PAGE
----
UK based -Mike Green, CCIO: Why sharing health and care information is not enough
Creating a digital version of the old paper system only gets health and care so far; we need to look at workflow beyond any one hospital or organisation, writes Mike Green, chief clinical information officer at South Devon and Torbay NHS Foundation Trust.
We have made some really big strides in sharing information across health and care in South Devon. Our model has been built with the intent of putting the patient at the centre, so she or he only has to tell their story once, and the team can then communicate about the patient – whether that’s in the hospital or any care setting.
As an integrated care organisation we have an advantageous position in South Devon, where our acute trust, community and social care services fall under the same banner. This has helped with addressing information governance. But our challenge for the past six or seven years has still been to connect silos of information at the point of care.
The solution to all this was an information exchange: InterSystems HealthShare – and it has been a huge success. Professionals can access the patient record, order communications and test results.
We can also see GP information. We set up GP information sharing agreements, and use the Medical Interoperability Gateway (MIG), so that when somebody turns up at A&E, doctors can see a GP view of information about that patient.
We have also been able to use HealthShare to link with an external pathology service at Royal Devon and Exeter NHS Foundation Trust, using our information exchange to see results from the nearby trust’s 40-year-old pathology system. With a growing scarcity of pathologists across the region, having access to this external reporting resource from within our own trust in South Devon has been instrumental in allowing clinical service to be maintained.
In working to deliver more joined-up care for the complex needs of a population of 320,000 people, which includes the largest population of over-80s in the country, we have made some significant progress.
But there is still a lot to do. And what I have realised is that sharing information is not enough: digital transformation has to enable workflow, and not only that, we need to be able to innovate with that workflow.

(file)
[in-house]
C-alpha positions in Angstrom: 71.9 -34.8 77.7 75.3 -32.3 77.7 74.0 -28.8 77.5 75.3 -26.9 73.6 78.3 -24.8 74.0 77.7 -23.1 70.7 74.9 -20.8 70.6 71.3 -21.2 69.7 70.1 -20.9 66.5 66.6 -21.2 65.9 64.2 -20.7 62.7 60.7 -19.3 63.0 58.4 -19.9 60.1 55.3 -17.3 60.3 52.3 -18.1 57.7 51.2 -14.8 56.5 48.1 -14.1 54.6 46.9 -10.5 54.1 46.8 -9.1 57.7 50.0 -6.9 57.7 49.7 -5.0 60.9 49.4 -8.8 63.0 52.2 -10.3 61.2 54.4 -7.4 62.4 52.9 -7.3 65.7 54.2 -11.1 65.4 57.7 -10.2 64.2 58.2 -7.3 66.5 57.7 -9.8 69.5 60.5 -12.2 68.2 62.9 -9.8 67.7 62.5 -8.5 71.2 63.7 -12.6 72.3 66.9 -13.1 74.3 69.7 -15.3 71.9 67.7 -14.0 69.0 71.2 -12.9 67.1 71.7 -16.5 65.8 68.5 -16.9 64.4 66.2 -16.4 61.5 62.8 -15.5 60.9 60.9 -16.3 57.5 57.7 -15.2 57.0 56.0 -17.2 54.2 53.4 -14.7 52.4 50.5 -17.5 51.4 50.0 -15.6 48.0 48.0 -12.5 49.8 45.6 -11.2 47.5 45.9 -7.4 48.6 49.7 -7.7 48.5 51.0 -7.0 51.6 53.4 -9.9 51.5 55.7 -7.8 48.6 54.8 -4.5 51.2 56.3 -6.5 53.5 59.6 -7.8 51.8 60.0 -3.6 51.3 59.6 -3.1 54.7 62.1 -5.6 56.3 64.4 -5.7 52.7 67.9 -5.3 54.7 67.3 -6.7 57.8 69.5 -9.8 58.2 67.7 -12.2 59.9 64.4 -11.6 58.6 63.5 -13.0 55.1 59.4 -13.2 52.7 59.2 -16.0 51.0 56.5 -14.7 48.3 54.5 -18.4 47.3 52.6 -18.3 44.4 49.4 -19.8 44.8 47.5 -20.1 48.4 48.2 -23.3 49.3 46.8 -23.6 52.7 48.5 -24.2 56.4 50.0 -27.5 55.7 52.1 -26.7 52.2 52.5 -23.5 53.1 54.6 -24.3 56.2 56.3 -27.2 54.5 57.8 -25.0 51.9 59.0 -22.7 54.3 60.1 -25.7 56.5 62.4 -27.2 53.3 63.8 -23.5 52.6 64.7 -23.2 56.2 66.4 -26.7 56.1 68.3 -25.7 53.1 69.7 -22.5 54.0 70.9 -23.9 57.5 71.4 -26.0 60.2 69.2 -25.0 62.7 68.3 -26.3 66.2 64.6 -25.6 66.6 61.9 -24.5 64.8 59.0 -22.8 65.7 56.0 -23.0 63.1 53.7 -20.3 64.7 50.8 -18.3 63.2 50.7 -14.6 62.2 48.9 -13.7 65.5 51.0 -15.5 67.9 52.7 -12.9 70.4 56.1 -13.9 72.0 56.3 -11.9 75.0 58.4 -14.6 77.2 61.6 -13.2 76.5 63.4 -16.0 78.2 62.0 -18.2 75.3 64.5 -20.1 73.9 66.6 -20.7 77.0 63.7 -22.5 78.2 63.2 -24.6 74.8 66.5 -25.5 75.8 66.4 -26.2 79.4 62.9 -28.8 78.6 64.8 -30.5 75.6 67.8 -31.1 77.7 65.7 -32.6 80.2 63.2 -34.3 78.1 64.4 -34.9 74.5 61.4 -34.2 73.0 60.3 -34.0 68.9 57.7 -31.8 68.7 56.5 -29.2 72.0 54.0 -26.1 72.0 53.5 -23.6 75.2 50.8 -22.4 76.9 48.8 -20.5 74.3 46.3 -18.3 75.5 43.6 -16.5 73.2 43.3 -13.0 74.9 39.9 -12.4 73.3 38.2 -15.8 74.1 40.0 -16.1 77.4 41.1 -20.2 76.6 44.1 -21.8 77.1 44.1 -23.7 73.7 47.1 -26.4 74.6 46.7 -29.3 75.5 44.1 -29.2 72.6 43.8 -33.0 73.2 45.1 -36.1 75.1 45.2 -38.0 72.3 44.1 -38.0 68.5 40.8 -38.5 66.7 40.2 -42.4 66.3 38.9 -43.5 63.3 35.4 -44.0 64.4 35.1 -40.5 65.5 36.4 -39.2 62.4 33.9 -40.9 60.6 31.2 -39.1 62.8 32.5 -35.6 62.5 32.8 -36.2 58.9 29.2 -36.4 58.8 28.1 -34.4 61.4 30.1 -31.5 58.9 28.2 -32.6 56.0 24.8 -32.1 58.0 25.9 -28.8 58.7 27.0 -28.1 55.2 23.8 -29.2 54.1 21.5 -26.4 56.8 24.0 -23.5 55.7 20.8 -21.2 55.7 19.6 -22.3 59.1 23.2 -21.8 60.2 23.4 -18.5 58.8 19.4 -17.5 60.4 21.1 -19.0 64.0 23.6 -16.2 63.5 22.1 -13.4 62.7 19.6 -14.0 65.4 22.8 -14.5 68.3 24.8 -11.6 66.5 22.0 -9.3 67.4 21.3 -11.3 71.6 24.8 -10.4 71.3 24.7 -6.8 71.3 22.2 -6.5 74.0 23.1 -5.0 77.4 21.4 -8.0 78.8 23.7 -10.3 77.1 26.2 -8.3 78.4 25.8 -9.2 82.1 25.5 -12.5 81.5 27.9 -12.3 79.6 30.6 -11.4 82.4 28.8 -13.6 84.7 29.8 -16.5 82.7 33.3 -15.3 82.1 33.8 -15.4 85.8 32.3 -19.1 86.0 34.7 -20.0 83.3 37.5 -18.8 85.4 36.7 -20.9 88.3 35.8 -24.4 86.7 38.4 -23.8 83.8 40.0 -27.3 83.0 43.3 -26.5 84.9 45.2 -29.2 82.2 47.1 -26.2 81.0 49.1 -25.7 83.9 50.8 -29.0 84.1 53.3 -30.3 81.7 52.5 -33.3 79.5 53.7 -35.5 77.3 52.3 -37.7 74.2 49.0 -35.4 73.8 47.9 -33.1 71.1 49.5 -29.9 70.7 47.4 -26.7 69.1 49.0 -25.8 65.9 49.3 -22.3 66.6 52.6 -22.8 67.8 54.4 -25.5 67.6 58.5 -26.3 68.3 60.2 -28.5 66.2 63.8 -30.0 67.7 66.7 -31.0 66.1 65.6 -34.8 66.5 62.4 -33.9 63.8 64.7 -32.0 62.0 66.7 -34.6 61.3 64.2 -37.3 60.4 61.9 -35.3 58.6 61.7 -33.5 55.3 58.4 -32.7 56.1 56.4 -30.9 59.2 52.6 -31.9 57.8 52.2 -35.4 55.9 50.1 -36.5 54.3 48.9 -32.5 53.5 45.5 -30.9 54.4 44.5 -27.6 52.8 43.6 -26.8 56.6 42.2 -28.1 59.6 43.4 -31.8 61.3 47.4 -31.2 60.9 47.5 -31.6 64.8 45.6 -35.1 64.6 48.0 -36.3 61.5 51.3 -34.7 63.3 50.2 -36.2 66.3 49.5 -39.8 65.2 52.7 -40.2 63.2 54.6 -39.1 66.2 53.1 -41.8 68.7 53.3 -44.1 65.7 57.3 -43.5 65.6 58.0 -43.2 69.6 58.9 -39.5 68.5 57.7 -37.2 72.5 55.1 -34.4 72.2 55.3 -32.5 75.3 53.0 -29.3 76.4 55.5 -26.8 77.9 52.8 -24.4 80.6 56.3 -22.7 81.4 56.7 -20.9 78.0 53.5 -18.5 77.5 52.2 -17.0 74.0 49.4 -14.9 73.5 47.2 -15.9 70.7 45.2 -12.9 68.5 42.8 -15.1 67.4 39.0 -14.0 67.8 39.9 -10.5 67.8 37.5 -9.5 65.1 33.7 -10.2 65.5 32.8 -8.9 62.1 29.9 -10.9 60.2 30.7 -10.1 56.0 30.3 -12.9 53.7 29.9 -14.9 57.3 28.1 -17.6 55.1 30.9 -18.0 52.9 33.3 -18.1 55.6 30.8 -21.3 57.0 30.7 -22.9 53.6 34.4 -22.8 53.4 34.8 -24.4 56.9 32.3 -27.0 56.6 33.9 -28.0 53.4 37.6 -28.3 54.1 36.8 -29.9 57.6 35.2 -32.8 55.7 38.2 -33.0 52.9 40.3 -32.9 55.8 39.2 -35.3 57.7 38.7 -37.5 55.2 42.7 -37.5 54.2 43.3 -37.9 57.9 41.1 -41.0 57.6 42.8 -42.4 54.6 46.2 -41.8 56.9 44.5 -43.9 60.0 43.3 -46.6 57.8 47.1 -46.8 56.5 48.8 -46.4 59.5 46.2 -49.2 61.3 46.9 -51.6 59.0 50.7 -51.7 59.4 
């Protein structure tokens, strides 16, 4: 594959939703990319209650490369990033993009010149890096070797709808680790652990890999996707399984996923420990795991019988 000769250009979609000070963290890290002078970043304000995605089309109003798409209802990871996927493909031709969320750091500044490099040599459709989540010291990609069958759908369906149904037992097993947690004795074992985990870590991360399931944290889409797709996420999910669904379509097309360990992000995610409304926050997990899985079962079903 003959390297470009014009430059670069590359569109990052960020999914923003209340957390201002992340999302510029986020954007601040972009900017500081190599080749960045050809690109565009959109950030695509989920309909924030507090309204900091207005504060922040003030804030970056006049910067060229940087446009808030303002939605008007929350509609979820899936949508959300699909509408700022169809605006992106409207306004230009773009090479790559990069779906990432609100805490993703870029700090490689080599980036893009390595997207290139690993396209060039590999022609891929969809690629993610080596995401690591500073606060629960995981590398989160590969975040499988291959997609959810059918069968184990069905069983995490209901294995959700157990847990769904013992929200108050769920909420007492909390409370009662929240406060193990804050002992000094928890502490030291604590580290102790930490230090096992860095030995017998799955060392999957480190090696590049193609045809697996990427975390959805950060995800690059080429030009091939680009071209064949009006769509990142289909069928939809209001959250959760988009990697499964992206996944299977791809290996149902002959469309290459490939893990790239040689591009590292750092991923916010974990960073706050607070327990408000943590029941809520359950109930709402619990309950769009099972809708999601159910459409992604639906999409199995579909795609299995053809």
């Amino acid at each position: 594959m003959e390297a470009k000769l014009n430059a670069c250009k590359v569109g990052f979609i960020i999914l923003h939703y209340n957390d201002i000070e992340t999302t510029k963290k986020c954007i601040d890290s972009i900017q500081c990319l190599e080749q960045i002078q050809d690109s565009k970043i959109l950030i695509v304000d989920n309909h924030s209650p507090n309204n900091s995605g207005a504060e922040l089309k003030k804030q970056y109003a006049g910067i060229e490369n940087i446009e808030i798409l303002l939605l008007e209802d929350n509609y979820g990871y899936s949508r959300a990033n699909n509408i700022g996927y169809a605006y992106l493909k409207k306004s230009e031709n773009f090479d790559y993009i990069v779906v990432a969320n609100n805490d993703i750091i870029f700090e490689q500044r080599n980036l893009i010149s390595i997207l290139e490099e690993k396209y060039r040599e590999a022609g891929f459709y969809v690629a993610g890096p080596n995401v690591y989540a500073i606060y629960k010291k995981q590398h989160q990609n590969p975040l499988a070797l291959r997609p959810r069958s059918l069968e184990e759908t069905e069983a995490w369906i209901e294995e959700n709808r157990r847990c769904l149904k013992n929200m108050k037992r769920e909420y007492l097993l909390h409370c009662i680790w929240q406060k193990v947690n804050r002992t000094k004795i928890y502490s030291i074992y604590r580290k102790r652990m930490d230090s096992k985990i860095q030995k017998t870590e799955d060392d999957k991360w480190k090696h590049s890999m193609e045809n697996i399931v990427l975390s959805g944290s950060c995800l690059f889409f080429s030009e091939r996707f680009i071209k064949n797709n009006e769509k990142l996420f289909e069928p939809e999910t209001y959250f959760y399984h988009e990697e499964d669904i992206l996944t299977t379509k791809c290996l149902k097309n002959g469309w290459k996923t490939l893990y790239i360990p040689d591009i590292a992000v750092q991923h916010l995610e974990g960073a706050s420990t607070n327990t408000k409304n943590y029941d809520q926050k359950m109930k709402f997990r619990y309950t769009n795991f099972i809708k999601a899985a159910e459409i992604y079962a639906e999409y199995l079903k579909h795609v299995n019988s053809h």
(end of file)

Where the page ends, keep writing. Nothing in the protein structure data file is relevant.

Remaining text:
Innovating with workflow
Creating a digital version of any old paper system and its associated workflow means you can end up retaining the old problems and building in new ones.
We have started to move beyond this – creating information flows through our information exchange that didn’t previously exist, and that have provided access to essential data at the point of care.
But we want to do more to radically change workflow through digital information.
Now that HealthShare has provided us with the platform to integrate information, we want to build intelligence into the background, so that someone can be alerted if a patient falls off that pathway, rather than having to manually go into the record.
And we have already started to achieve this. Now, if a patient who has a cardiology condition is admitted to hospital, specialist heart failure teams in the community are alerted and activated, so that we can start to put the necessary care packages in place.
This is about innovating with workflow so that we can prioritise, plan and intervene more effectively. At the sharp end of the acute environment our clinical teams use a combination of HealthShare, and early warning systems to rationalise deterioration. We know when patients need intervention and which patients need to be seen first.
But can we do more to identify vulnerable patients at the population health level – across primary, secondary, community and social care? The question has evolved to how we can use our information exchange to proactively alert individuals in different settings. In reality, I know from experience that a busy professional in A&E may not have the time to review a digital patient record when dealing with the emergency in-front of them. We now have an opportunity to look more closely at that workflow, to see how we can present information more proactively.
And more than that, if we are to genuinely realise patient centricity in our care, patients must experience a seamless journey as they flow from one provider to the next. Our work with Royal Devon and Exeter Hospital is an example of where sharing the records can be a huge advantage. But as we in the NHS and social care collaborate across settings, we have an opportunity to do more than view each other’s information systems. We have the chance to share pathways and eventually to contribute to each other’s records. In the case of two acute hospitals managing different aspects of the same pathway, we need technology to support this ambition by coordinating and updating potentially disparate patient information systems.
Digitising current processes is good, developing new processes drawing on integrated systems is better.
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